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10 Things Doctors Have Reconsidered This Century


5
Pulmonary Artery Catheters
Starting in the 1970s, patients in shock were often given a pulmonary artery catheter; later studies showed it did not improve patient outcomes. Thomas Northcutt/Photodisc/Thinkstock
Starting in the 1970s, patients in shock were often given a pulmonary artery catheter; later studies showed it did not improve patient outcomes. Thomas Northcutt/Photodisc/Thinkstock

Since its introduction in 1970, patients who landed in a hospital's intensive care unit (ICU) were often given a PAC, or pulmonary artery catheter. The catheter, threaded into the right side of the heart via a blood vessel in the neck or groin, was a monitoring device that measured the pressure in the patient's heart and lung blood vessels [source: NCIB]. By 1986, 20 to 40 percent of all ICU patients got one -- surprising, since the device's safety, accuracy and benefits were never proven [source: Marik].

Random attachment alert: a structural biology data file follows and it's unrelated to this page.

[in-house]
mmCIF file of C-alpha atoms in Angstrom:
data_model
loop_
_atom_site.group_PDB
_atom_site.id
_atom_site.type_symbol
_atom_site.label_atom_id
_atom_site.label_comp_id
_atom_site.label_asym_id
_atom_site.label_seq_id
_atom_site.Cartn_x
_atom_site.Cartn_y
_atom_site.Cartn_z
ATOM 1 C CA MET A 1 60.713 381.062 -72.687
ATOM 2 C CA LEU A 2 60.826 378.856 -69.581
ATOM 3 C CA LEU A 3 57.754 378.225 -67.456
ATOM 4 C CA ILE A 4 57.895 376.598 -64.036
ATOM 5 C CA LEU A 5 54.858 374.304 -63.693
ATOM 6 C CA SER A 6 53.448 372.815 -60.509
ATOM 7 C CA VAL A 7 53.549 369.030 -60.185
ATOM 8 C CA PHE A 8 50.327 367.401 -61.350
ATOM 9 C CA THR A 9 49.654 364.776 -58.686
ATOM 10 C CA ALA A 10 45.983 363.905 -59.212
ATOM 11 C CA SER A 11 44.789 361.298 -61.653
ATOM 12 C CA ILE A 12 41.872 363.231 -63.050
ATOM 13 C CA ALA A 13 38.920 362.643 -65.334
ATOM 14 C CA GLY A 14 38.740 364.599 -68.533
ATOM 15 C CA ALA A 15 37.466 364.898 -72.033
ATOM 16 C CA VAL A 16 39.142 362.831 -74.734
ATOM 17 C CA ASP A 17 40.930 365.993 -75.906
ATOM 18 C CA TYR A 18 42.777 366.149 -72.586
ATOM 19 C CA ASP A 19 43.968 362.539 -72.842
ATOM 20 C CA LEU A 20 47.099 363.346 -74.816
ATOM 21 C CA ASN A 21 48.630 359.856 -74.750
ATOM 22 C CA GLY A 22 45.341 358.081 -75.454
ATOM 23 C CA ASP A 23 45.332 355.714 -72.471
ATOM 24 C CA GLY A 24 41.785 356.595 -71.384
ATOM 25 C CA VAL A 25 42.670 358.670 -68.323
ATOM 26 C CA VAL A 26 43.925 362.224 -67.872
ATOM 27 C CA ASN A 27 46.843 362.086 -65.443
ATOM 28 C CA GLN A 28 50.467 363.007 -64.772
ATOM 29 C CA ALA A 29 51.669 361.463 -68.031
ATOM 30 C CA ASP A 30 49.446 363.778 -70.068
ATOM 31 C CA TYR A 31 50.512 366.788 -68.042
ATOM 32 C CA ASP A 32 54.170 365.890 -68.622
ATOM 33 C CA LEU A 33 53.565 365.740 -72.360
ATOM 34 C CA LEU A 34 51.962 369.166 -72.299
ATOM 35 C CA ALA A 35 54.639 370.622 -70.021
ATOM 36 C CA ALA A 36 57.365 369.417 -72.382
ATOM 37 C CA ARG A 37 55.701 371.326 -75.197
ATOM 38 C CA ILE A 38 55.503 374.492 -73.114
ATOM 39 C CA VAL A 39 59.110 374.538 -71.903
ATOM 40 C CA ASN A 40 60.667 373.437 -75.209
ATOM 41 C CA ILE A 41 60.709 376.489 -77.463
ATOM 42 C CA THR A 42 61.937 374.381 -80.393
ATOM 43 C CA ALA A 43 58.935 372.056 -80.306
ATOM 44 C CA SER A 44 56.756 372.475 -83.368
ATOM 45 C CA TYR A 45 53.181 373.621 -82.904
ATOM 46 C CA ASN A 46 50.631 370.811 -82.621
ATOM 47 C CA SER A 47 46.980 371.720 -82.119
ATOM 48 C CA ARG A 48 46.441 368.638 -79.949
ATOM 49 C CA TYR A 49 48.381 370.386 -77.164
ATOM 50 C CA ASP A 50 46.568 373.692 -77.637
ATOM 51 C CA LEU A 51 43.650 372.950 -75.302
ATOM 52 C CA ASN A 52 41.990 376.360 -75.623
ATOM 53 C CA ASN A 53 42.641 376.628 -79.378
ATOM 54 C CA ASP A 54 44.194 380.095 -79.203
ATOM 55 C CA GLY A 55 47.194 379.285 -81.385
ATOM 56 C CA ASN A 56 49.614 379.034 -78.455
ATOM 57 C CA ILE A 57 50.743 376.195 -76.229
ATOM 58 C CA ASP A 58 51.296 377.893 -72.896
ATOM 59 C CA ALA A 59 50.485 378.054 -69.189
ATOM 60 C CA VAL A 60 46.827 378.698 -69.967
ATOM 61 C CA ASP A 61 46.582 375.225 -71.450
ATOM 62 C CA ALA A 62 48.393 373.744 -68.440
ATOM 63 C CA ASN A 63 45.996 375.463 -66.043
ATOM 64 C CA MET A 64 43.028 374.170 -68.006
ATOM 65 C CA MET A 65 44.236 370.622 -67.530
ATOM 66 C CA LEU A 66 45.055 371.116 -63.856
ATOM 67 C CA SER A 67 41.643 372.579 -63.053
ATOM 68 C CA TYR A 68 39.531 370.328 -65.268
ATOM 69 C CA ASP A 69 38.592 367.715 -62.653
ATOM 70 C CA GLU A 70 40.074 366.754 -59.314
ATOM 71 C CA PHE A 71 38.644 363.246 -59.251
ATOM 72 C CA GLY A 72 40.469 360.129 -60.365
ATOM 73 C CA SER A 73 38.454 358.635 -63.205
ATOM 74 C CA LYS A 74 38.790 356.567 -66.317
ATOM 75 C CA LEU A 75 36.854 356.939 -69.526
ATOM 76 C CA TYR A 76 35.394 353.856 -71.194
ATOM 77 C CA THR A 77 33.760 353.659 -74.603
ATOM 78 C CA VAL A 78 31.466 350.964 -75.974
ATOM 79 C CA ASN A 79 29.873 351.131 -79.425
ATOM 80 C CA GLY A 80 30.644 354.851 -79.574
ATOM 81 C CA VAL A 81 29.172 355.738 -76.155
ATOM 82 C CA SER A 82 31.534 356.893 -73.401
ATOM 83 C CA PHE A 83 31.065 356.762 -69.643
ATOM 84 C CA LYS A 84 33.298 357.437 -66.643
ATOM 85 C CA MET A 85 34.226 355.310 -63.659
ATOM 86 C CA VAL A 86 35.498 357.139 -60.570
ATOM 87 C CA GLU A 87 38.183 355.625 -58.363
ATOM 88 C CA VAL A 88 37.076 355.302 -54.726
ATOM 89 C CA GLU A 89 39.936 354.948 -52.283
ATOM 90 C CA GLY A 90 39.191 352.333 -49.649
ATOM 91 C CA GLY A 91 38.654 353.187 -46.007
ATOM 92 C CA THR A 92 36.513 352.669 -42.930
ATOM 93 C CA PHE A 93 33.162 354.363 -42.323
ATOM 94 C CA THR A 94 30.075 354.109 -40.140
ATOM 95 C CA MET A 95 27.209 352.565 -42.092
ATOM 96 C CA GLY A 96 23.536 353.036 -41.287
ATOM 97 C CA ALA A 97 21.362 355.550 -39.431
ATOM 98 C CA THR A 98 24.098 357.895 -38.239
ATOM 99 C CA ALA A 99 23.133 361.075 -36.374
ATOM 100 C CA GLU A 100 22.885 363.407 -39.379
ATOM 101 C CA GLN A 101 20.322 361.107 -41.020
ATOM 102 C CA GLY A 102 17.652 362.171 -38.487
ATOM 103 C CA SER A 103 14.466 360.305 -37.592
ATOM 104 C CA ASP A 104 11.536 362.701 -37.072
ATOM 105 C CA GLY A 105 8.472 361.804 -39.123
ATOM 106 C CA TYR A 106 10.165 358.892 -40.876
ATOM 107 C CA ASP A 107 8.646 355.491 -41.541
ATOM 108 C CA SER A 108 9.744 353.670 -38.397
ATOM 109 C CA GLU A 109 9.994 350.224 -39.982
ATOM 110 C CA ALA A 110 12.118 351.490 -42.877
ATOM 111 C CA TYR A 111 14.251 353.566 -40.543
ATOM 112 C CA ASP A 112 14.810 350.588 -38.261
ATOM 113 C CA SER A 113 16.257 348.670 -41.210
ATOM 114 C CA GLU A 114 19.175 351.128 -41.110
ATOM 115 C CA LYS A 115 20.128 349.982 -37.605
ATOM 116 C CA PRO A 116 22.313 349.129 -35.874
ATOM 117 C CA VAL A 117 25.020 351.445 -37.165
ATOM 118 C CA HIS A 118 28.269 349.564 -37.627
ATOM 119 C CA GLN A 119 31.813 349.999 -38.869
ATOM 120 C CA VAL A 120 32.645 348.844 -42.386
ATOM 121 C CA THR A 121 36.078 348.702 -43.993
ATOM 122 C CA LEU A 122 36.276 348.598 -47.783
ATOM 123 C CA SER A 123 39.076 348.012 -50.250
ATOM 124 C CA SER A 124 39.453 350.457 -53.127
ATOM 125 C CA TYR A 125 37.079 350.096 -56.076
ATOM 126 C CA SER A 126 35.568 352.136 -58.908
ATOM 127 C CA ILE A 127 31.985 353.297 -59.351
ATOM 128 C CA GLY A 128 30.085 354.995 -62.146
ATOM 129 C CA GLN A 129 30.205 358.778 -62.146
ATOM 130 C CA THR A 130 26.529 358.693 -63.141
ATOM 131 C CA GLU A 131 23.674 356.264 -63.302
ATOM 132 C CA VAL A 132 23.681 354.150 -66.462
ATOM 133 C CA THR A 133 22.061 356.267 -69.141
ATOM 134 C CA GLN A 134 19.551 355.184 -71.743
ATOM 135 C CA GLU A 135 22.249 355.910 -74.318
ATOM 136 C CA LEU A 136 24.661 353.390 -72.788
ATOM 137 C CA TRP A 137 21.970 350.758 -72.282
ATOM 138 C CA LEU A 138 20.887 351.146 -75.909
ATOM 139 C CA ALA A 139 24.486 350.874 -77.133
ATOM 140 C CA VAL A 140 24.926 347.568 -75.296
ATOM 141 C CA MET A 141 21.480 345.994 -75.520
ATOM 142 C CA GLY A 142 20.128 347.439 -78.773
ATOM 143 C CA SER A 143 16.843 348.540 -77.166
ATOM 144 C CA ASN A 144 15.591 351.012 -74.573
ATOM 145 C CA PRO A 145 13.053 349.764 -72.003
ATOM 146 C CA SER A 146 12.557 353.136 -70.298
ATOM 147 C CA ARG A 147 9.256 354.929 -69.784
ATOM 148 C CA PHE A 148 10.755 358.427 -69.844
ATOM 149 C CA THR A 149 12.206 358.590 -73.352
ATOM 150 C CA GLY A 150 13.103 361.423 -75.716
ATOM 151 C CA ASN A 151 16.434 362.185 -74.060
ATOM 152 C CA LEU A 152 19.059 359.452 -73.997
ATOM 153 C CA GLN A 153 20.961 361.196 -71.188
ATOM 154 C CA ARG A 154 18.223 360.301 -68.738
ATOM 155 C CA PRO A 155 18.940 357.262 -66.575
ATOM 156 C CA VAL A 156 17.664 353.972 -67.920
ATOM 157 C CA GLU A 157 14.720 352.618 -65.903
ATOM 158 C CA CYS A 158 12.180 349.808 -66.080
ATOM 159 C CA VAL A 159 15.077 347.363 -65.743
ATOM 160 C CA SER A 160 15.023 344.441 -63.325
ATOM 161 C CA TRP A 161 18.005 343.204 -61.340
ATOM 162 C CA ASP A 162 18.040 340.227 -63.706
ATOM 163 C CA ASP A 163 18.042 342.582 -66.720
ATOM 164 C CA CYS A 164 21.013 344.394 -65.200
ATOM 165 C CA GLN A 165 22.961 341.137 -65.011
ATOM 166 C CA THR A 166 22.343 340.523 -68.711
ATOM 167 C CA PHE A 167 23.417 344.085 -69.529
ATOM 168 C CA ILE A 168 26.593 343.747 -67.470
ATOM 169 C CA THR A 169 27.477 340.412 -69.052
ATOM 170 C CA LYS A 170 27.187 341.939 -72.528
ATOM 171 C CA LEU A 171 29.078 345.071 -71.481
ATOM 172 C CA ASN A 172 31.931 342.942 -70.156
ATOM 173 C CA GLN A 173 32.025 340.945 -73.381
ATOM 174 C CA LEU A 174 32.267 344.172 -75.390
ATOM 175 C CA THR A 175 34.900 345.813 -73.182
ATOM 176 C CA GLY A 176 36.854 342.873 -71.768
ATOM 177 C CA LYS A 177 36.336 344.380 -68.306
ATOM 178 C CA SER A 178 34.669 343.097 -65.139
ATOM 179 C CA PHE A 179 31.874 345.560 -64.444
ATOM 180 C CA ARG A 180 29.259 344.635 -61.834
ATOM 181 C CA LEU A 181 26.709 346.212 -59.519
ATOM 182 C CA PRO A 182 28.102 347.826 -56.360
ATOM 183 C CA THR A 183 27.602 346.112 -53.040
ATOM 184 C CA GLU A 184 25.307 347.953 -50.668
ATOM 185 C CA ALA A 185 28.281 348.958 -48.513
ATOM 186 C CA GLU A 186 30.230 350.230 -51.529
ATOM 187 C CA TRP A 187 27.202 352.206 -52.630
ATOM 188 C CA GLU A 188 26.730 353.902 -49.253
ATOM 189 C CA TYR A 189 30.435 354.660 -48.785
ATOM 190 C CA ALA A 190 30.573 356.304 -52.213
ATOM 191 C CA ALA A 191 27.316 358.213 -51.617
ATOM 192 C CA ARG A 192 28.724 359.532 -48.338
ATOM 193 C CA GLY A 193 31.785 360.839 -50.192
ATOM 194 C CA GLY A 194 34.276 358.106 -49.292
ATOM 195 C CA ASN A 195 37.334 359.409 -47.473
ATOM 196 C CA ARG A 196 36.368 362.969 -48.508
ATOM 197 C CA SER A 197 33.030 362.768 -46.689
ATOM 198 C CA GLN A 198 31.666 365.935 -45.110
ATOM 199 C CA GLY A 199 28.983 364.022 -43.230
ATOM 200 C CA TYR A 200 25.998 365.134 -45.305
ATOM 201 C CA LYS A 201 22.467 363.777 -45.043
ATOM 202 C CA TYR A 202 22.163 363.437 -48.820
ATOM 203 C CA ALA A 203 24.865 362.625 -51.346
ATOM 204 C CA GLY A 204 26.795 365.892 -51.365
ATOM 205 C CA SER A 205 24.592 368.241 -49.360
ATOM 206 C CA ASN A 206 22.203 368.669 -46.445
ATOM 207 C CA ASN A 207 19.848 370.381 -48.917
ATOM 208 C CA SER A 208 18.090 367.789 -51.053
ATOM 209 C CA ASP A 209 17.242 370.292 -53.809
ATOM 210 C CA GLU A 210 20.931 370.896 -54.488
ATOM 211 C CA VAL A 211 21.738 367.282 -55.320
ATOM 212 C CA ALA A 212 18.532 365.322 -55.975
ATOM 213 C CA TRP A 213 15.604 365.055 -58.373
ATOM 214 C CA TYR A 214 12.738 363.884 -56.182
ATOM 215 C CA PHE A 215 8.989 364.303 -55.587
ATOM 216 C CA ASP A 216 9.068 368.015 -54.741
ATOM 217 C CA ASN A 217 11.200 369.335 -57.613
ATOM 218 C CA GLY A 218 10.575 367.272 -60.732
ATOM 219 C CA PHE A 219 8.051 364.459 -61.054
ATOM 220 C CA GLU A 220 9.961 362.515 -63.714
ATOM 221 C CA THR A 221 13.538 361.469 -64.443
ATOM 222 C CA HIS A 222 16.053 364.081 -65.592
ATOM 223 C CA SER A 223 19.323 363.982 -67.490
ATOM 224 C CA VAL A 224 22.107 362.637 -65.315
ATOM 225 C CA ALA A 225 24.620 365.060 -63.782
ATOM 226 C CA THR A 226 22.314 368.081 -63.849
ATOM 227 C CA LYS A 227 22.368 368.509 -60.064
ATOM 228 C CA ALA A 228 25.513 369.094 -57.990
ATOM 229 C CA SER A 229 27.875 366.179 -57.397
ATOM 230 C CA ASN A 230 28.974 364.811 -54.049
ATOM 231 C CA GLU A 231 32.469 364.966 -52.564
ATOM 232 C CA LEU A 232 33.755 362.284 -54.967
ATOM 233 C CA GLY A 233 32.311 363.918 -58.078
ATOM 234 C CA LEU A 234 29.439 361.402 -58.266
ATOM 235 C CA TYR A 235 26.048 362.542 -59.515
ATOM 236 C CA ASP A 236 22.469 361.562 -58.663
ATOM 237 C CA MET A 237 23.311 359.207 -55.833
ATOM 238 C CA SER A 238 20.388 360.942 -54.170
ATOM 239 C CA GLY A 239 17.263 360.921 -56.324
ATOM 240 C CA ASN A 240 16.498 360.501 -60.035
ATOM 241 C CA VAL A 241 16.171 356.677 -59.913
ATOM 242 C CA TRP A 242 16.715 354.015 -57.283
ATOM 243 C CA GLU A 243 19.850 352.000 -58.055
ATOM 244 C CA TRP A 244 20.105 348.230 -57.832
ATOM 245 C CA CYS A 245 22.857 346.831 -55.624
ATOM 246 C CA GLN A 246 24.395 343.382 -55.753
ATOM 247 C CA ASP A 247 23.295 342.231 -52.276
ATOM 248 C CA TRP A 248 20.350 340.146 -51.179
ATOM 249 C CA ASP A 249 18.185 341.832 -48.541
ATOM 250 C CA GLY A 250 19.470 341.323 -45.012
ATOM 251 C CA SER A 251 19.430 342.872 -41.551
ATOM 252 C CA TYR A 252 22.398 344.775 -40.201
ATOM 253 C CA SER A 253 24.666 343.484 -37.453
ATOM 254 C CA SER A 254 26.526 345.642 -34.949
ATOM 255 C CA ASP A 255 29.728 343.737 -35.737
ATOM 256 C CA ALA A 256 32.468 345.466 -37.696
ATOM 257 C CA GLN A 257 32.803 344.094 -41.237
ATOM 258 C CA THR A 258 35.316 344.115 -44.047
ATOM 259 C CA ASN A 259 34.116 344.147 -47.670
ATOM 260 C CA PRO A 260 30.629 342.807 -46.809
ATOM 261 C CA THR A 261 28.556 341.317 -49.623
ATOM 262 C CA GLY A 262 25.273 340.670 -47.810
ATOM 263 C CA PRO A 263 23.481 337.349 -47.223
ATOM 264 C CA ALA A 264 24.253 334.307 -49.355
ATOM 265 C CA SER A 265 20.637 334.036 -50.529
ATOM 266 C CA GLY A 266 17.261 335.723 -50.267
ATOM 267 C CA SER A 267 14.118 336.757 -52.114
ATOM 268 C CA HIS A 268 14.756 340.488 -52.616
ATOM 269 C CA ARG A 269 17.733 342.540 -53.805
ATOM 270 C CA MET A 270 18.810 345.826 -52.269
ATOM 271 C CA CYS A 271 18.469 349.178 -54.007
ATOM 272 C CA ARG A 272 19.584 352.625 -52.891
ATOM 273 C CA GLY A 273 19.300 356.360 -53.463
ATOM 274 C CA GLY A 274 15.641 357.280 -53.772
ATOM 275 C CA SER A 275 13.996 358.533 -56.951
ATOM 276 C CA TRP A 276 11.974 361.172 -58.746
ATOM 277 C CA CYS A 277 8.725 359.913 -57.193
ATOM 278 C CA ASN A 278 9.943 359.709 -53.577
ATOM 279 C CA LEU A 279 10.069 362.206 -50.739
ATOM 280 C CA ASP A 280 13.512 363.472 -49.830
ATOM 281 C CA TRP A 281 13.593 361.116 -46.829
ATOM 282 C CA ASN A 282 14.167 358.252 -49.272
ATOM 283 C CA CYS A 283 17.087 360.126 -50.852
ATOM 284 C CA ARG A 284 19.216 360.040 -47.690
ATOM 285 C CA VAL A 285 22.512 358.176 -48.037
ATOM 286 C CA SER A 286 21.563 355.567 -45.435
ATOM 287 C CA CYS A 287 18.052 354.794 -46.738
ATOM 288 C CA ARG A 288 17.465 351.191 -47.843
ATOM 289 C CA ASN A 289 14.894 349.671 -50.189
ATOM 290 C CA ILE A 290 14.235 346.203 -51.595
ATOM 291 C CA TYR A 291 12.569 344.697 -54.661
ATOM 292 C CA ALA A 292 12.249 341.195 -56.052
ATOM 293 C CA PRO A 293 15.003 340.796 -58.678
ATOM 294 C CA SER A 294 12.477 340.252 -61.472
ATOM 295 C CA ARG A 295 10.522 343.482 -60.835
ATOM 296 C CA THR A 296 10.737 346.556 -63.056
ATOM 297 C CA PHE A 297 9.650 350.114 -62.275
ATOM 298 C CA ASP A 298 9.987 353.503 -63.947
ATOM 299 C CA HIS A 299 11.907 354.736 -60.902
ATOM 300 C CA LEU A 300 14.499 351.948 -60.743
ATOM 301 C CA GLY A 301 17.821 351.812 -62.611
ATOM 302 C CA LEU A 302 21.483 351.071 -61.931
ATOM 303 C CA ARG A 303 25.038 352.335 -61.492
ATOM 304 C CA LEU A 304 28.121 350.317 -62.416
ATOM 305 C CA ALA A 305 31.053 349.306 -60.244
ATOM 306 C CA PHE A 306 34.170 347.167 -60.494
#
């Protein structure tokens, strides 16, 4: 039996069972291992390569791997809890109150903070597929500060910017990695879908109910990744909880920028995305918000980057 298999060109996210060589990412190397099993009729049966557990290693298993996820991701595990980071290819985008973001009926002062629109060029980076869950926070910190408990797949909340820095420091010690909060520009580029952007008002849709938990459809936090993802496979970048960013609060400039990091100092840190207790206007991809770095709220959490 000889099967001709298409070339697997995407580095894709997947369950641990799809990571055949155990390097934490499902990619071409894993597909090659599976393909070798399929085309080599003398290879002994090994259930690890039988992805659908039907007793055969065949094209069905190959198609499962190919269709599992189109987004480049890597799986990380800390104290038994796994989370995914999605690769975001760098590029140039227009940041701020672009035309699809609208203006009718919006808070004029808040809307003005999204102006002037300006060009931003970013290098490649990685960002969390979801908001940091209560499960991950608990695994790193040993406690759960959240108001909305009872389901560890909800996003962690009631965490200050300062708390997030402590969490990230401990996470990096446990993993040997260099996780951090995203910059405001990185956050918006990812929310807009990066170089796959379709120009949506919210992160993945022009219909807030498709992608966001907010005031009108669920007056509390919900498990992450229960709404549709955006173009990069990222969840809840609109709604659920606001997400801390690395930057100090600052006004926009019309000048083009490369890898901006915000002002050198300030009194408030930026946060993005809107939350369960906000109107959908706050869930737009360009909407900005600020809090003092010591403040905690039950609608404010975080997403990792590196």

Although complications from the use of a PAC were uncommon, and PAC-associated deaths rare, patients sometimes suffered from bleeding in the lung and changes in heart rhythm [source: NCIB]. Eventually, studies from 1990s and early 2000s showed the routine use of a PAC with patients in shock was actually inferior to less-invasive strategies, as the PAC could be unreliable and inaccurate and did not improve patient outcomes. Further, newer devices were developed that produced better results and were less invasive. In 2014, the device is rarely used on patients in shock [source: Marik].


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